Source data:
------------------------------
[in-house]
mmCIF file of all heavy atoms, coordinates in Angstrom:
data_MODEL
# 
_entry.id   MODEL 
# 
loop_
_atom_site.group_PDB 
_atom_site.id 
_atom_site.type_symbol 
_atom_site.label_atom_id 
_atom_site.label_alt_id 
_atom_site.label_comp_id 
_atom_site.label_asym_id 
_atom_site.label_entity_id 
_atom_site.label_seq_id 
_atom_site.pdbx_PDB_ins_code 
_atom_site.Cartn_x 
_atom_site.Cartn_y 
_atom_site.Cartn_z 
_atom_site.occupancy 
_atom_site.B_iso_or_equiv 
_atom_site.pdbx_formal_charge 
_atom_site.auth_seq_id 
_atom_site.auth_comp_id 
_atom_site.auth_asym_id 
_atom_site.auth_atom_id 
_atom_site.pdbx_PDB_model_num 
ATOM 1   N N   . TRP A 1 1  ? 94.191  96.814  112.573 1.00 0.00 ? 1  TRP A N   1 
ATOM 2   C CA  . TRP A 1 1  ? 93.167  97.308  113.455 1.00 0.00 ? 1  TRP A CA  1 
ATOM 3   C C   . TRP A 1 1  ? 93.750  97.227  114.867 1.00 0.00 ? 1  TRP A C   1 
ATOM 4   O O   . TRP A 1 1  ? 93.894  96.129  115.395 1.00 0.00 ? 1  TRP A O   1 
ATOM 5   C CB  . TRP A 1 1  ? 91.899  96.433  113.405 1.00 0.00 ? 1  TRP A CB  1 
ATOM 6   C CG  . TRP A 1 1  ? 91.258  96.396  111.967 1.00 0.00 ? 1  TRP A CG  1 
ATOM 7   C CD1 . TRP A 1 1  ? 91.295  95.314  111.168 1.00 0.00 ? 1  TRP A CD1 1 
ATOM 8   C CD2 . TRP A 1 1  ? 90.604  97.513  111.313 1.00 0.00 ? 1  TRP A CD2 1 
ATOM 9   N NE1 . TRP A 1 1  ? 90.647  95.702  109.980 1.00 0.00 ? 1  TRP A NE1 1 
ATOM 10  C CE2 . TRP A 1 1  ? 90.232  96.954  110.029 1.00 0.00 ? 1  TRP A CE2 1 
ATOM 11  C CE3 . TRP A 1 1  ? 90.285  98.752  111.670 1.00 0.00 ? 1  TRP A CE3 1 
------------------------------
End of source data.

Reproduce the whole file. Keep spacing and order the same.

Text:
[in-house]
mmCIF file of all heavy atoms, coordinates in Angstrom:
data_MODEL
# 
_entry.id   MODEL 
# 
loop_
_atom_site.group_PDB 
_atom_site.id 
_atom_site.type_symbol 
_atom_site.label_atom_id 
_atom_site.label_alt_id 
_atom_site.label_comp_id 
_atom_site.label_asym_id 
_atom_site.label_entity_id 
_atom_site.label_seq_id 
_atom_site.pdbx_PDB_ins_code 
_atom_site.Cartn_x 
_atom_site.Cartn_y 
_atom_site.Cartn_z 
_atom_site.occupancy 
_atom_site.B_iso_or_equiv 
_atom_site.pdbx_formal_charge 
_atom_site.auth_seq_id 
_atom_site.auth_comp_id 
_atom_site.auth_asym_id 
_atom_site.auth_atom_id 
_atom_site.pdbx_PDB_model_num 
ATOM 1   N N   . TRP A 1 1  ? 94.191  96.814  112.573 1.00 0.00 ? 1  TRP A N   1 
ATOM 2   C CA  . TRP A 1 1  ? 93.167  97.308  113.455 1.00 0.00 ? 1  TRP A CA  1 
ATOM 3   C C   . TRP A 1 1  ? 93.750  97.227  114.867 1.00 0.00 ? 1  TRP A C   1 
ATOM 4   O O   . TRP A 1 1  ? 93.894  96.129  115.395 1.00 0.00 ? 1  TRP A O   1 
ATOM 5   C CB  . TRP A 1 1  ? 91.899  96.433  113.405 1.00 0.00 ? 1  TRP A CB  1 
ATOM 6   C CG  . TRP A 1 1  ? 91.258  96.396  111.967 1.00 0.00 ? 1  TRP A CG  1 
ATOM 7   C CD1 . TRP A 1 1  ? 91.295  95.314  111.168 1.00 0.00 ? 1  TRP A CD1 1 
ATOM 8   C CD2 . TRP A 1 1  ? 90.604  97.513  111.313 1.00 0.00 ? 1  TRP A CD2 1 
ATOM 9   N NE1 . TRP A 1 1  ? 90.647  95.702  109.980 1.00 0.00 ? 1  TRP A NE1 1 
ATOM 10  C CE2 . TRP A 1 1  ? 90.232  96.954  110.029 1.00 0.00 ? 1  TRP A CE2 1 
ATOM 11  C CE3 . TRP A 1 1  ? 90.285  98.752  111.670 1.00 0.00 ? 1  TRP A CE3 1 